In his first response to being indicted by a federal grand jury, Frederick County Sheriff Charles “Chuck” Jenkins denied having “any financial incentive or fraudulent intent” when he helped a gun dealer obtain machine guns to rent out to the public.

“Sheriff Jenkins’ entire role in this alleged conspiracy, was to sign the letters put before him,” his attorneys wrote in a new court filing.

Jenkins’ attorneys made the claims in a new filing in which they seek to have him tried separately from gun dealer Robert Krop, who owns a business called the Machine Gun Nest.

“At worst, Sheriff Jenkins was duped by Krop into providing these demonstration letters, without ever knowing or having reason to know that Krop’s motive was to gain financially from TMGN’s special permission to possess and to import, even to obtain, these weapons,” they wrote.

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Krop’s attorney, meanwhile, filed a scathing, 107-page motion making a wide variety of allegations, including calling the prosecution politically motivated and questioning the Ukrainian background of the lead ATF agent on the case.

“If [the agent] has not denounced his Ukrainian citizenship the warrant must be immediately quashed and the indictment dismissed,” wrote Krop’s attorney, former Republican gubernatorial candidate Dan Cox.

Cox’s motion also defends Jenkins, calling him “one of the nation’s most upstanding and outspoken ... who regularly and professionally appears on television opposing certain misguided and failed policies of the Biden administration.”

Jenkins, a Republican who was elected to his fifth term last fall, announced he was taking a leave of absence after pleading not guilty to the charges in April.

Federal prosecutors say Jenkins signed the letters for Krop, saying that the Frederick County Sheriff’s Office wanted to see a demonstration of the guns, which was false.

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Jenkins’ attorneys say they’ve reviewed discovery material showing Krop received hundreds of thousands of dollars. But Jenkins, they say, “never received anything of value for his supposed role in this conspiracy — not money, rentals, use of the gun range, political contributions, or anything else of value.”

The discovery further shows that Jenkins was never notified when or if any of the machine guns were obtained by Krop.

And they say Jenkins “reasonably assumed that ATF would analyze these applications and letters ... at the very least for sufficiency, and would conduct an investigation of Krop and [the range] at any time if warranted.”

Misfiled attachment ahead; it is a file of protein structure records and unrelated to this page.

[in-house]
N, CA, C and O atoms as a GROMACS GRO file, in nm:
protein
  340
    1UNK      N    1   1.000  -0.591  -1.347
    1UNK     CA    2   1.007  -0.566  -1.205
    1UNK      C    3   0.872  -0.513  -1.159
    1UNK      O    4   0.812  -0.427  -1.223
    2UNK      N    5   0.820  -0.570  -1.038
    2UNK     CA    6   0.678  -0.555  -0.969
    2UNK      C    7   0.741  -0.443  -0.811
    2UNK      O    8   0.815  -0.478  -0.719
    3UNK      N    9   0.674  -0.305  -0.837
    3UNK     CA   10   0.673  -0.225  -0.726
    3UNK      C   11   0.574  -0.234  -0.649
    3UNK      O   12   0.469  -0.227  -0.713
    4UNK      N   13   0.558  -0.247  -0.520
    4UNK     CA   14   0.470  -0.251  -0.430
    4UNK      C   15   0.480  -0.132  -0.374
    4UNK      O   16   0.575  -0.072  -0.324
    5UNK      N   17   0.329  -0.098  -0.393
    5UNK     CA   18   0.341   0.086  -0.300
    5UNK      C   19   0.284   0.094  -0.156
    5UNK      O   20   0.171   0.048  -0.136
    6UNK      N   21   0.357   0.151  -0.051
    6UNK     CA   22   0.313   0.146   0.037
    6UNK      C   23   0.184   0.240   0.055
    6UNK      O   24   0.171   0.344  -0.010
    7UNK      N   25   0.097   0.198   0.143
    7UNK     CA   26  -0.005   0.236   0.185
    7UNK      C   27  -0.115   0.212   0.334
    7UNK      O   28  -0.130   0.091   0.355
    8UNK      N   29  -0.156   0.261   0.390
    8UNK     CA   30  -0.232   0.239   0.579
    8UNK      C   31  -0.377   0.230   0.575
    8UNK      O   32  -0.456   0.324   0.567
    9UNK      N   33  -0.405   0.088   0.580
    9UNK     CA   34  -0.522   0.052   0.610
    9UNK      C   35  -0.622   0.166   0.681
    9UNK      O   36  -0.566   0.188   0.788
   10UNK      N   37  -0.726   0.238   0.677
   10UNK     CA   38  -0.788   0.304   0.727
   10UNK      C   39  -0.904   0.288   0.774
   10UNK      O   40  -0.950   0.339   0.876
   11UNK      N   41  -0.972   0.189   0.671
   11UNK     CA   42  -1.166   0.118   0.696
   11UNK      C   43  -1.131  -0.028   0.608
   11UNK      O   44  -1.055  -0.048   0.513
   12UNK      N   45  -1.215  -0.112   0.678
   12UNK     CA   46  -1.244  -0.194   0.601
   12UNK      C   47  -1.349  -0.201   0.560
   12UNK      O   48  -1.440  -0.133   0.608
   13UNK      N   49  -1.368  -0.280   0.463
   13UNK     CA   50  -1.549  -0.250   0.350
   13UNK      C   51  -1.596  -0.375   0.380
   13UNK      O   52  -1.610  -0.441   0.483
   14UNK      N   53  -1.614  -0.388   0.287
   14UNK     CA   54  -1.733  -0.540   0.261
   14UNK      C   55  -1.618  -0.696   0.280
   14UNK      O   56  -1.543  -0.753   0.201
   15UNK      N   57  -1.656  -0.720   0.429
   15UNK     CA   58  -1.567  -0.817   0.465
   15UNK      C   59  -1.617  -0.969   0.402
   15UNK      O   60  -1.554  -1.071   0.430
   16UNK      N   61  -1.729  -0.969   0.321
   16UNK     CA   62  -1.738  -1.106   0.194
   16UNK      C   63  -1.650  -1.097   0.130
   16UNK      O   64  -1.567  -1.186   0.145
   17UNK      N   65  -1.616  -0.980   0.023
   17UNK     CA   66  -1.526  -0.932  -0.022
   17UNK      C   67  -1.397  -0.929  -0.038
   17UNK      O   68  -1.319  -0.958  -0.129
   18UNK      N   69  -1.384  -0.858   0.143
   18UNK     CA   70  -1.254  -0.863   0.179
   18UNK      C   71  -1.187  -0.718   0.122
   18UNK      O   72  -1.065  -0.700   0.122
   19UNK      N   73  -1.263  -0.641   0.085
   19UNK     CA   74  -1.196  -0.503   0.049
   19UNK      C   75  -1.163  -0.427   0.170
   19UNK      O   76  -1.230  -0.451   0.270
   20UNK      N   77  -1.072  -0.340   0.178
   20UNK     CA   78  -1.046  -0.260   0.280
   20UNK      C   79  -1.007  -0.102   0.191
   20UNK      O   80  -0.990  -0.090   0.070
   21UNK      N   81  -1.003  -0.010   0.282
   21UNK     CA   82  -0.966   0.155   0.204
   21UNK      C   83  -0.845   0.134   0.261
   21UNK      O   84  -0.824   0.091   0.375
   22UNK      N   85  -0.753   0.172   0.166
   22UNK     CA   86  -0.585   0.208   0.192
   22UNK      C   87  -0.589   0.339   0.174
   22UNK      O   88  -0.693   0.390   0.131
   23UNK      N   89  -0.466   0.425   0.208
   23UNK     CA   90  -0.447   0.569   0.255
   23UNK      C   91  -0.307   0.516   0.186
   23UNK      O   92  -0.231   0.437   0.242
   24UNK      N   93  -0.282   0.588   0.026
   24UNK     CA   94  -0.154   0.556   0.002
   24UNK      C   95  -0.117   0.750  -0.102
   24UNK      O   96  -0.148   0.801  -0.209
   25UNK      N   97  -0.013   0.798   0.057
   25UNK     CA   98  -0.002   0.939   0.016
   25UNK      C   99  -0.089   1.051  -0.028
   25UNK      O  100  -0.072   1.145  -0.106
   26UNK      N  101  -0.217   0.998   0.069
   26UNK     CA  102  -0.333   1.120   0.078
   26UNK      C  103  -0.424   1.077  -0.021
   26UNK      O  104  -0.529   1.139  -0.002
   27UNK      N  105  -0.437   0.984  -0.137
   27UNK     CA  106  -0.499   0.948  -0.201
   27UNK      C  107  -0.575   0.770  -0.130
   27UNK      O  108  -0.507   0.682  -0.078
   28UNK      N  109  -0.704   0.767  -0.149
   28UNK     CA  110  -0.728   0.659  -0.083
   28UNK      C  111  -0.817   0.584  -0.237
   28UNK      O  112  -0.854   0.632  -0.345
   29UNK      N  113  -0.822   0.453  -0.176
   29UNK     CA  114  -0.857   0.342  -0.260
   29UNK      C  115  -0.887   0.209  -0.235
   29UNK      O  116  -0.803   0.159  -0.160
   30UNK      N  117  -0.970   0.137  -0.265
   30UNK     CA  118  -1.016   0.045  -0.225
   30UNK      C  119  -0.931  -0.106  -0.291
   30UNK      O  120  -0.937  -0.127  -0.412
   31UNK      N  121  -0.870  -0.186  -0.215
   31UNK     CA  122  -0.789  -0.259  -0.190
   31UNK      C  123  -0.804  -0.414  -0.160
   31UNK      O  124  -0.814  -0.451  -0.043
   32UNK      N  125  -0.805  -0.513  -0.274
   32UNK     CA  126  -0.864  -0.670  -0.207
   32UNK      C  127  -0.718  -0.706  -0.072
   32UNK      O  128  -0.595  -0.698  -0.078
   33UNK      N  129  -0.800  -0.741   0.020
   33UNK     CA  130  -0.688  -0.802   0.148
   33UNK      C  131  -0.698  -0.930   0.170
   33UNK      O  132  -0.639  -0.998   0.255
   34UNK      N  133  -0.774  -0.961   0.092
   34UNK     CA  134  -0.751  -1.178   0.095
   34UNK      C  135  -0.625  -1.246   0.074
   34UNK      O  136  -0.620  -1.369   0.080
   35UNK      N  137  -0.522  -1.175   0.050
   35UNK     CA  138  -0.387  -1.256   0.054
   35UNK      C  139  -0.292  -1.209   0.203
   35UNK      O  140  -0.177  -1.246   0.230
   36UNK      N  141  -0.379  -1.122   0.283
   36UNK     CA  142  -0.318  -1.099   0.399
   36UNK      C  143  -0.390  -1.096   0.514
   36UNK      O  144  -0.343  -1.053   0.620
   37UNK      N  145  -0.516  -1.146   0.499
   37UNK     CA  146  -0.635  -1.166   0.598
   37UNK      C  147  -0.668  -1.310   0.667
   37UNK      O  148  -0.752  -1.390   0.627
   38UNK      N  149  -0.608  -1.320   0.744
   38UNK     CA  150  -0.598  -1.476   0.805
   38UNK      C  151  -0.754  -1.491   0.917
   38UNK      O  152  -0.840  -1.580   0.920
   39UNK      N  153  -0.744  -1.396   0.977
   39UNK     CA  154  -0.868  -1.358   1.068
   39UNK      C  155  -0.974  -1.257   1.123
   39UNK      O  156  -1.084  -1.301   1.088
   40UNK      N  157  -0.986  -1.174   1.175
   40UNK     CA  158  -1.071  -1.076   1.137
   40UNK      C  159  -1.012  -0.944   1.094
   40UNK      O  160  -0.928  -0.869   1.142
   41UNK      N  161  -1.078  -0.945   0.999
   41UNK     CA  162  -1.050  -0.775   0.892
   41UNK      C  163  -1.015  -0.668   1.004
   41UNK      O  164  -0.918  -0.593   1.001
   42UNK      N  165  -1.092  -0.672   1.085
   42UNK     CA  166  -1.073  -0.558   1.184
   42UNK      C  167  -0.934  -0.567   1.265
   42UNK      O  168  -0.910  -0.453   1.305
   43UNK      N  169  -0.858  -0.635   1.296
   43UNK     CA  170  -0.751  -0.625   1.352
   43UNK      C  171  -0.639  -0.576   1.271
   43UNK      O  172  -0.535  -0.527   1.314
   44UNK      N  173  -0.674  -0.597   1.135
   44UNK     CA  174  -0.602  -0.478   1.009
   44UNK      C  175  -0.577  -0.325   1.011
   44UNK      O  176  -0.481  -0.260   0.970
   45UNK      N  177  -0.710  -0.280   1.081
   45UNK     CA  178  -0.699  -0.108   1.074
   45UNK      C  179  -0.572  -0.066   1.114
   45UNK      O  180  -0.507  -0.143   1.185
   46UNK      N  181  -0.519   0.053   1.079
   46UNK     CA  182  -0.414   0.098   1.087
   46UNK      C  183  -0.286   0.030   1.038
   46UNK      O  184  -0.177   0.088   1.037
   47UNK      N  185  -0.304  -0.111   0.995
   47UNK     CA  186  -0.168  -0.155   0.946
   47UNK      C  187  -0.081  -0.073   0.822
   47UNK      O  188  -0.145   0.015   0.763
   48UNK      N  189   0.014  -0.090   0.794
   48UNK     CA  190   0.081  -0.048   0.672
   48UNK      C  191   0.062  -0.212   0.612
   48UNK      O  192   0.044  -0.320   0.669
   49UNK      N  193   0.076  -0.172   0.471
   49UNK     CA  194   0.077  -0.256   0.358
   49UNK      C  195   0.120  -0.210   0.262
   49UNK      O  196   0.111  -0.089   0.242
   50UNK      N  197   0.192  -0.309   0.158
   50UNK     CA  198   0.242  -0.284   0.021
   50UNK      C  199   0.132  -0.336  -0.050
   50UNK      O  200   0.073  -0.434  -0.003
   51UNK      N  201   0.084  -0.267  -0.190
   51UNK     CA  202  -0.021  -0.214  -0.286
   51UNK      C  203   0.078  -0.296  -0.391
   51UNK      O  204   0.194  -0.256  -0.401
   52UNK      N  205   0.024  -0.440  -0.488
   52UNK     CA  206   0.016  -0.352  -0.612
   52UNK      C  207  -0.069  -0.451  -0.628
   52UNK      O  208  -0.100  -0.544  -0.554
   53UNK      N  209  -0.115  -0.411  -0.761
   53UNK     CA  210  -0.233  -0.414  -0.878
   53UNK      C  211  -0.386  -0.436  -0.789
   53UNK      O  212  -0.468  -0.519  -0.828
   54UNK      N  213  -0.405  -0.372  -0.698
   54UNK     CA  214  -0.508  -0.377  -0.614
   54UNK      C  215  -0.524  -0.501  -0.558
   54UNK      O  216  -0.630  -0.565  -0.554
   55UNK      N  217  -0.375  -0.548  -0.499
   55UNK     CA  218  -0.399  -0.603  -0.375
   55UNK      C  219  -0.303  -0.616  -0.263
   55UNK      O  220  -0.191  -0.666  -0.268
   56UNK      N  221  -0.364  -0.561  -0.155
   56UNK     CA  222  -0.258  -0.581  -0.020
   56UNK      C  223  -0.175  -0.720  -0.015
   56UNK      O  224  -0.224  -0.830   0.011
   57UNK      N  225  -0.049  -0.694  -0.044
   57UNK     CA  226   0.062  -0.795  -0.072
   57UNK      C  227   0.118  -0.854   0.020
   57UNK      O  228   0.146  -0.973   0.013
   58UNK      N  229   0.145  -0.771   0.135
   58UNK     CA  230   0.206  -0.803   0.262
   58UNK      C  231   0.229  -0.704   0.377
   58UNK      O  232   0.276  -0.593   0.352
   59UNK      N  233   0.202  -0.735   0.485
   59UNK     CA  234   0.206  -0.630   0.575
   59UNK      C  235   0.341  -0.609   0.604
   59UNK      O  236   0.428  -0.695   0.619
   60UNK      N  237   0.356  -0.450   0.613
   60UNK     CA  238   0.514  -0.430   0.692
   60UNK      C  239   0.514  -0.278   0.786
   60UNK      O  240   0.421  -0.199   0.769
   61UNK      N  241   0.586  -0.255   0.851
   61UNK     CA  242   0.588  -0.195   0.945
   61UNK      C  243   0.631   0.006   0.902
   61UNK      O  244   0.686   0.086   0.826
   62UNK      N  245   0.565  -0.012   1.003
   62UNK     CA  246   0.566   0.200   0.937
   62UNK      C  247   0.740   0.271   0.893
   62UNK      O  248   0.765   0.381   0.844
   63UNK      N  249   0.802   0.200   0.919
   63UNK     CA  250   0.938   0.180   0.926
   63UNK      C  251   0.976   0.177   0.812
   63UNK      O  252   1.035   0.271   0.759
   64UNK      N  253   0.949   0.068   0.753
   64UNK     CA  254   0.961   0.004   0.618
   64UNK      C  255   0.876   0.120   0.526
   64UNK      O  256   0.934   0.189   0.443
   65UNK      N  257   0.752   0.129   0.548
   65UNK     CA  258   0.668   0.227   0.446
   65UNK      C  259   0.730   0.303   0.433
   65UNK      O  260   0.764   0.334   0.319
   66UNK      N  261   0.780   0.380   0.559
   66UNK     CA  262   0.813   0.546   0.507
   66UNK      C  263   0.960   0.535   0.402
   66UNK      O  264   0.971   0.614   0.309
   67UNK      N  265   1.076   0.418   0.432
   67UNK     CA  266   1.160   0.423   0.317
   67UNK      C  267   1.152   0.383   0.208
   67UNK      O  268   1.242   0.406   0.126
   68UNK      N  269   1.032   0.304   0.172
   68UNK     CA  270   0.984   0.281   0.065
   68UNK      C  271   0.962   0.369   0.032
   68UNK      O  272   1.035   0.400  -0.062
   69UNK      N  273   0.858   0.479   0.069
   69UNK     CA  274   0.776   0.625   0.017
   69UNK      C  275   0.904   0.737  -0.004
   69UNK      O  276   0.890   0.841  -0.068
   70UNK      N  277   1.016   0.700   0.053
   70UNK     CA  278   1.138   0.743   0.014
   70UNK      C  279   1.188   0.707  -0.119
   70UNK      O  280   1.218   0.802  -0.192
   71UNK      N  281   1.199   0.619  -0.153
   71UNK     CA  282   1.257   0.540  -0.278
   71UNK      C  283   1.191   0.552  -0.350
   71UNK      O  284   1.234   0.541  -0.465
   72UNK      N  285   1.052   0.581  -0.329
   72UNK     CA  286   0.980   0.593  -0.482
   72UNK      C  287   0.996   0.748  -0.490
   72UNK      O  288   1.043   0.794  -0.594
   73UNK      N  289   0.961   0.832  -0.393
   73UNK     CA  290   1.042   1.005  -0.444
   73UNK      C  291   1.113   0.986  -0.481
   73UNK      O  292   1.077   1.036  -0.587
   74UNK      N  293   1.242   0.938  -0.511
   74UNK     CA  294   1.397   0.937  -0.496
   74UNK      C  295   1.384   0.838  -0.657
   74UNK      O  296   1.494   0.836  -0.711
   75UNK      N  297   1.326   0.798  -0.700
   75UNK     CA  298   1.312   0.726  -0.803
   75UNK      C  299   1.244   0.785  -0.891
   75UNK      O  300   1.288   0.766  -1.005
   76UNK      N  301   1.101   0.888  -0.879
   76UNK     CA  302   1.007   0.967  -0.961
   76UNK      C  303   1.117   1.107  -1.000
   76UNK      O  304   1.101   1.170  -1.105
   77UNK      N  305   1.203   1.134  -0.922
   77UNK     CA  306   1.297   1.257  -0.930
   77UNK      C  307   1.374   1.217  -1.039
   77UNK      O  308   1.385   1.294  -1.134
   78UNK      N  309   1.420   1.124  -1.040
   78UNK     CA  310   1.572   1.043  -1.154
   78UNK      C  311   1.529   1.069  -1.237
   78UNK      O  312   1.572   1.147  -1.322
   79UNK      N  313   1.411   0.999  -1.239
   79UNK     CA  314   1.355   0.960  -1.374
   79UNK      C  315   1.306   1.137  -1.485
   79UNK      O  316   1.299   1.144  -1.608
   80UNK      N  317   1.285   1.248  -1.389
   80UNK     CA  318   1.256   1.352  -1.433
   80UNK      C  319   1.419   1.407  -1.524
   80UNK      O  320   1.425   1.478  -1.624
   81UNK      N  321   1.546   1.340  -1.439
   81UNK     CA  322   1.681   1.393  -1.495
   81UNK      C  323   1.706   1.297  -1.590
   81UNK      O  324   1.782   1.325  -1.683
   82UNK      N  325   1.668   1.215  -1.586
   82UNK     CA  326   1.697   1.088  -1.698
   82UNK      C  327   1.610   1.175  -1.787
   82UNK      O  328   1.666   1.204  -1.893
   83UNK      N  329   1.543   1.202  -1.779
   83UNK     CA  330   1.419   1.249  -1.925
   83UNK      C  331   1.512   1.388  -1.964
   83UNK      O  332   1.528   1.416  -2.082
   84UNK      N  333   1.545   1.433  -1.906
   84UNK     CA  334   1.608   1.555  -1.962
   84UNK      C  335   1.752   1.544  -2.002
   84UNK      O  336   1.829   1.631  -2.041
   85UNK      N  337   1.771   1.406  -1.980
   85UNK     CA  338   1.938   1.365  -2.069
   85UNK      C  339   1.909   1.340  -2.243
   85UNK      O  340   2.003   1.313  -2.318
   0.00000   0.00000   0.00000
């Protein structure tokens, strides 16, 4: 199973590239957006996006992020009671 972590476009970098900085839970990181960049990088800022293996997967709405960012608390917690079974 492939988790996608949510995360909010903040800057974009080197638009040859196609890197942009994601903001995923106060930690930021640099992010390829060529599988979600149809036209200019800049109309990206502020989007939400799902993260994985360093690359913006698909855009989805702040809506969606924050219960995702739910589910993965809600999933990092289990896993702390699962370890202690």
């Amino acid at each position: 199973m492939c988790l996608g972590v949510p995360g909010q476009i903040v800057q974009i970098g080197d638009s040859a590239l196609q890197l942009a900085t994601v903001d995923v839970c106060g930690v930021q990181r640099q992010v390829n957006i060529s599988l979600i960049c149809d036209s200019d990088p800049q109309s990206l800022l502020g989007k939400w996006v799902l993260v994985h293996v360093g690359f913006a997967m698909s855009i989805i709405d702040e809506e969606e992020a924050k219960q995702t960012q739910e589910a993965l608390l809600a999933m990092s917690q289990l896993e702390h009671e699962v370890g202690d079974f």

Krop emailed draft letters to Jenkins’ secretary to put on sheriff’s office letterhead. Jenkins approved other demonstration letters for other Frederick County firearms licensees.

“Nothing of value was ever transmitted or received by Sheriff Jenkins from any of these FFLs [Federal Firearms License applications],” the attorneys said.

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The attorneys say a joint trial of Jenkins and Krop would be “profoundly unfair.”

Krop’s attorney, meanwhile, says the investigation is part of a “political scheme to undermine federal law.”

“Should the Biden administration’s vindictive prosecution of Mr. Krop and/or Sheriff Jenkins result in shuttering the primary firearms business in Frederick, MD or the Sheriff’s resignation or removal from office, it well knows that a chill over the exercise of the Second Amendment rights will be felt,” Cox wrote.

“And, it knows that the Democrat Governor of Maryland will have the constitutional authority to appoint the interim sheriff, thereby giving the Democrat Biden Administration pretenses through its prosecution to do what the socialist far Left of the Democrat Party and the ACLU have always sought in Frederick — removal of the Sheriff, ending the 287(g) program with ICE which would allow open borders for cartel slave trafficking activity, and greatly limiting the FCSO’s [Frederick County Sheriff’s Office’s] constitutional authority...”

It claims Krop’s business, The Machine Gun Nest, has a membership of more than 380 law enforcement and military members who demonstrate its machine guns, and that people who have taken part in such demonstrations include a U.S. Senator, elected officials, Secret Service members and other government, military and law enforcement members.

Justin Fenton is an investigative reporter for the Baltimore Banner. He previously spent 17 years at the Baltimore Sun, covering the criminal justice system. His book, "We Own This City: A True Story of Crime, Cops and Corruption," was released by Random House in 2021 and became an HBO miniseries.

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